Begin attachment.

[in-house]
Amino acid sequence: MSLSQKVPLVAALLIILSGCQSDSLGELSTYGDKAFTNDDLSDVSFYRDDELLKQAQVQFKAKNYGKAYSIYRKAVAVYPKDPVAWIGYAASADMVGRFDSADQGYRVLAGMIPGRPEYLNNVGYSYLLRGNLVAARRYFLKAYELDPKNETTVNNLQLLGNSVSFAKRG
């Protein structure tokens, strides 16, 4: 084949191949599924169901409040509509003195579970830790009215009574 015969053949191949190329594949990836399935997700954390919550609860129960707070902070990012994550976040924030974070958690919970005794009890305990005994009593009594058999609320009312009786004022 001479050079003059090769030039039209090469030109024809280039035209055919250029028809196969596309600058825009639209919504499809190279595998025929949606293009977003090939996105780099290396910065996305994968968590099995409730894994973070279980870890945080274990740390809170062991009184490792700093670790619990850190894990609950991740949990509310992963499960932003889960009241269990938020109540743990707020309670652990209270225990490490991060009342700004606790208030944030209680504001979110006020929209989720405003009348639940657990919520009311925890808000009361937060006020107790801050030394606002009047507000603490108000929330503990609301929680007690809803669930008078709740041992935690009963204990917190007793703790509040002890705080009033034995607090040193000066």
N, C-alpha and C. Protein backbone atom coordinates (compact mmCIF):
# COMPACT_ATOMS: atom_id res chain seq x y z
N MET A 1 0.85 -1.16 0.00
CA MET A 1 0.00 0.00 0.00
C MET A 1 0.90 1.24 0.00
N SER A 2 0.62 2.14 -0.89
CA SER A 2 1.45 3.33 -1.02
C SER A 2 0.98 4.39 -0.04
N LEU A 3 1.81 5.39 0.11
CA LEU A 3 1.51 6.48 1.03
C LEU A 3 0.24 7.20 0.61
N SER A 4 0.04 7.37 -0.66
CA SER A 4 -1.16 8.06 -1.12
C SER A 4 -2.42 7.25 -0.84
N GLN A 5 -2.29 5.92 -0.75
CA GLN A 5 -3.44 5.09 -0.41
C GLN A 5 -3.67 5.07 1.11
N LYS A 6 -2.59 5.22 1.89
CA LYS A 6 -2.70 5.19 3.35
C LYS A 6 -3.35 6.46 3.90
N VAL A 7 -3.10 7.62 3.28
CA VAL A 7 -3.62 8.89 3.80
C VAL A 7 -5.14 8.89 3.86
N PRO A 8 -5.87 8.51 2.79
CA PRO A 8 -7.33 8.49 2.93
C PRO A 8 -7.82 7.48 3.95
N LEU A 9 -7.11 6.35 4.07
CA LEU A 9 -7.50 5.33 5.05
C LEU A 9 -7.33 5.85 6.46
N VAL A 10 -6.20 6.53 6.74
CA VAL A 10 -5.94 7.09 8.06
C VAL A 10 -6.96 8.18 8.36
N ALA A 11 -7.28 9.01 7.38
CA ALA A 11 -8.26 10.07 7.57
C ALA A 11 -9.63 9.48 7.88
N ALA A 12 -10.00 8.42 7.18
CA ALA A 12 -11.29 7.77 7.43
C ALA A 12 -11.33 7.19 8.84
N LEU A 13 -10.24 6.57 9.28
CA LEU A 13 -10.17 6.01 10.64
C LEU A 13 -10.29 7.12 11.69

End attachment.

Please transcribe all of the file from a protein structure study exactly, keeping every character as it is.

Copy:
[in-house]
Amino acid sequence: MSLSQKVPLVAALLIILSGCQSDSLGELSTYGDKAFTNDDLSDVSFYRDDELLKQAQVQFKAKNYGKAYSIYRKAVAVYPKDPVAWIGYAASADMVGRFDSADQGYRVLAGMIPGRPEYLNNVGYSYLLRGNLVAARRYFLKAYELDPKNETTVNNLQLLGNSVSFAKRG
């Protein structure tokens, strides 16, 4: 084949191949599924169901409040509509003195579970830790009215009574 015969053949191949190329594949990836399935997700954390919550609860129960707070902070990012994550976040924030974070958690919970005794009890305990005994009593009594058999609320009312009786004022 001479050079003059090769030039039209090469030109024809280039035209055919250029028809196969596309600058825009639209919504499809190279595998025929949606293009977003090939996105780099290396910065996305994968968590099995409730894994973070279980870890945080274990740390809170062991009184490792700093670790619990850190894990609950991740949990509310992963499960932003889960009241269990938020109540743990707020309670652990209270225990490490991060009342700004606790208030944030209680504001979110006020929209989720405003009348639940657990919520009311925890808000009361937060006020107790801050030394606002009047507000603490108000929330503990609301929680007690809803669930008078709740041992935690009963204990917190007793703790509040002890705080009033034995607090040193000066």
N, C-alpha and C. Protein backbone atom coordinates (compact mmCIF):
# COMPACT_ATOMS: atom_id res chain seq x y z
N MET A 1 0.85 -1.16 0.00
CA MET A 1 0.00 0.00 0.00
C MET A 1 0.90 1.24 0.00
N SER A 2 0.62 2.14 -0.89
CA SER A 2 1.45 3.33 -1.02
C SER A 2 0.98 4.39 -0.04
N LEU A 3 1.81 5.39 0.11
CA LEU A 3 1.51 6.48 1.03
C LEU A 3 0.24 7.20 0.61
N SER A 4 0.04 7.37 -0.66
CA SER A 4 -1.16 8.06 -1.12
C SER A 4 -2.42 7.25 -0.84
N GLN A 5 -2.29 5.92 -0.75
CA GLN A 5 -3.44 5.09 -0.41
C GLN A 5 -3.67 5.07 1.11
N LYS A 6 -2.59 5.22 1.89
CA LYS A 6 -2.70 5.19 3.35
C LYS A 6 -3.35 6.46 3.90
N VAL A 7 -3.10 7.62 3.28
CA VAL A 7 -3.62 8.89 3.80
C VAL A 7 -5.14 8.89 3.86
N PRO A 8 -5.87 8.51 2.79
CA PRO A 8 -7.33 8.49 2.93
C PRO A 8 -7.82 7.48 3.95
N LEU A 9 -7.11 6.35 4.07
CA LEU A 9 -7.50 5.33 5.05
C LEU A 9 -7.33 5.85 6.46
N VAL A 10 -6.20 6.53 6.74
CA VAL A 10 -5.94 7.09 8.06
C VAL A 10 -6.96 8.18 8.36
N ALA A 11 -7.28 9.01 7.38
CA ALA A 11 -8.26 10.07 7.57
C ALA A 11 -9.63 9.48 7.88
N ALA A 12 -10.00 8.42 7.18
CA ALA A 12 -11.29 7.77 7.43
C ALA A 12 -11.33 7.19 8.84
N LEU A 13 -10.24 6.57 9.28
CA LEU A 13 -10.17 6.01 10.64
C LEU A 13 -10.29 7.12 11.69